It takes about 20 minutes for the 10,000 odd nuns and monks, both young and old to make their way down the hillside

Time-honoured architecture, island nunneries and iPad toting monks await Mark Andrews on this road trip with a difference

Afternoon is nearly over, but in the Garze Tibetan Autonomous Prefecture you wouldn’t know it, thanks to the Chinese government’s one time zone fits all policy. Earlier, when we checked in at the hotel in Yarchen Gar the owner had told us that at the end of the day great streams of Buddhist nuns and monks come down the hills. It was however the tripod toting tourists – all 20 of them – who alerted us to the correct direction. At first there are just a few specks of crimson, but soon they grew into two great columns on both sides of the valley.

Progress at first seems slow. Some are using staffs to steady themselves on the uneven ground, while others busy their hands with spinning prayer wheels. Suddenly as they near the stream a nun makes a run for it and soon there is a stampede. Phones and iPads are whipped out and what seemed like a serious religious event descends into what resembles day care for naughty teenagers. It takes about 20 minutes for the 10,000 odd nuns and monks, both young and old to make their way down the hillside.

Each day they hike up to the glittering statue of Guru Rinpoche that can be found at the top and it’s here that they meditate or in quiet areas around the hillside. Some nuns choose to stay in meditation huts on the hillside for up to 100 days before they would return to the island nunnery below.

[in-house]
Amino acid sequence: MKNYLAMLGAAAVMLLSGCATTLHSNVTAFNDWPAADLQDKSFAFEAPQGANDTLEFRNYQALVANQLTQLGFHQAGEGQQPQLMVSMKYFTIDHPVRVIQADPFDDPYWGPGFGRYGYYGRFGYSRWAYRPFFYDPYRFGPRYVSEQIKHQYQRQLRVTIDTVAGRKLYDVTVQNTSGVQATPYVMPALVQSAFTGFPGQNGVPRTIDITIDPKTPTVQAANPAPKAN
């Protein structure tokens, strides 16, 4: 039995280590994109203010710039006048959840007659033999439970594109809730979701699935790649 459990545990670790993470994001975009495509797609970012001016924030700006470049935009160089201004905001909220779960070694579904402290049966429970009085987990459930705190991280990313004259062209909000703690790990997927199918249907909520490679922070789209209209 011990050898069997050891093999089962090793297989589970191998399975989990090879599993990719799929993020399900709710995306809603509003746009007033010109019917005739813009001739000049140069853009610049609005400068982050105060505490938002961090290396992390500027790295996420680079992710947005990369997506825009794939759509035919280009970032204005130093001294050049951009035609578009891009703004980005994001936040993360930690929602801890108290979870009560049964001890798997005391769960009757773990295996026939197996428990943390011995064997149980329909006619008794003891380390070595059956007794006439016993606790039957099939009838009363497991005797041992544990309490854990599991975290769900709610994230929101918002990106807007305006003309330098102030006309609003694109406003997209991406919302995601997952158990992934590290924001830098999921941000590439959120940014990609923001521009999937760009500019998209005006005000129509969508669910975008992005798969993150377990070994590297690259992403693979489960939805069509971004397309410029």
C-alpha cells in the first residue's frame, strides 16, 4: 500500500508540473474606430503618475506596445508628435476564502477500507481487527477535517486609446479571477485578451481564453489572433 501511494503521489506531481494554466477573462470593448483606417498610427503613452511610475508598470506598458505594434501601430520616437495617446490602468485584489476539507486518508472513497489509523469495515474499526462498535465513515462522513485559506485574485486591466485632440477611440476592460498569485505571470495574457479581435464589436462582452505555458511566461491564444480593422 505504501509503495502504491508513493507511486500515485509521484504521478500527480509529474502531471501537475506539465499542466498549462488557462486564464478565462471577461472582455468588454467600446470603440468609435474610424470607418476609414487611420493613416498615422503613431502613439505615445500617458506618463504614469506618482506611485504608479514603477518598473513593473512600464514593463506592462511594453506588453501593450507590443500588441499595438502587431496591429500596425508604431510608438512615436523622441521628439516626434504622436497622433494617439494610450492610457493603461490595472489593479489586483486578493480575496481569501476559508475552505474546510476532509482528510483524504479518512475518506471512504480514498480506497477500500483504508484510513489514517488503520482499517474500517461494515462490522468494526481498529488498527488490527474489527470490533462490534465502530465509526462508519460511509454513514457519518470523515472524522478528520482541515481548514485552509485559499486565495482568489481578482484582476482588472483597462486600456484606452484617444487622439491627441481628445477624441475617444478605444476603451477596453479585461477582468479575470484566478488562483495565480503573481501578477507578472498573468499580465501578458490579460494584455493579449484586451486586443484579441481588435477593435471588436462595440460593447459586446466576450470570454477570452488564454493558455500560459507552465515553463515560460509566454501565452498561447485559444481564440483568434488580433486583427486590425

Awaiting the nuns is an array of ramshackled red huts surrounded by a river. Established in 1985 by late Tibetan abbot Akhyuk Rinpoche, who was renowned as a meditation master, this city of nuns is said to be one of the largest nunneries in the world with 10,000 nuns in residence. The monks live in a cluster of huts across the river.

Originally we wanted to go to Larung Gar, classified as a monastic encampment, which at its peak had 40,000 Tibetan monks, but this was off limits to foreigners. However, compared to Tibet, Sichuan is easier to access as you only need a Chinese visa and you don’t need to be part of an organised tour. You still get the jawdropping mountain views, a slice of Tibetan culture as Sichuan was once the old Tibetan province of Kham and yaks (hundreds of them).

We had also spent the day in the hills, but unlike the nuns and monks we hadn’t been quietly meditating, but touring the hillside in a sparkly new 4WD. In the morning we set off from Batang the largest town that can be found on the Sichuan-Tibet highway before it crosses into Tibet. The 5,476km highway stretches all the way from Shanghai into Tibet. But by the time it reaches this part of Sichuan, this grand-sounding road consists of nothing more than a single lane in each direction.

For three foreigners driving a Land Rover Discovery Sport, Tibet was off limits, you have to be part of an organised tour and have a special permit. Instead we shadowed the border on what Baidu, the Chinese Google equivalent, ominously referred to as the road with no name.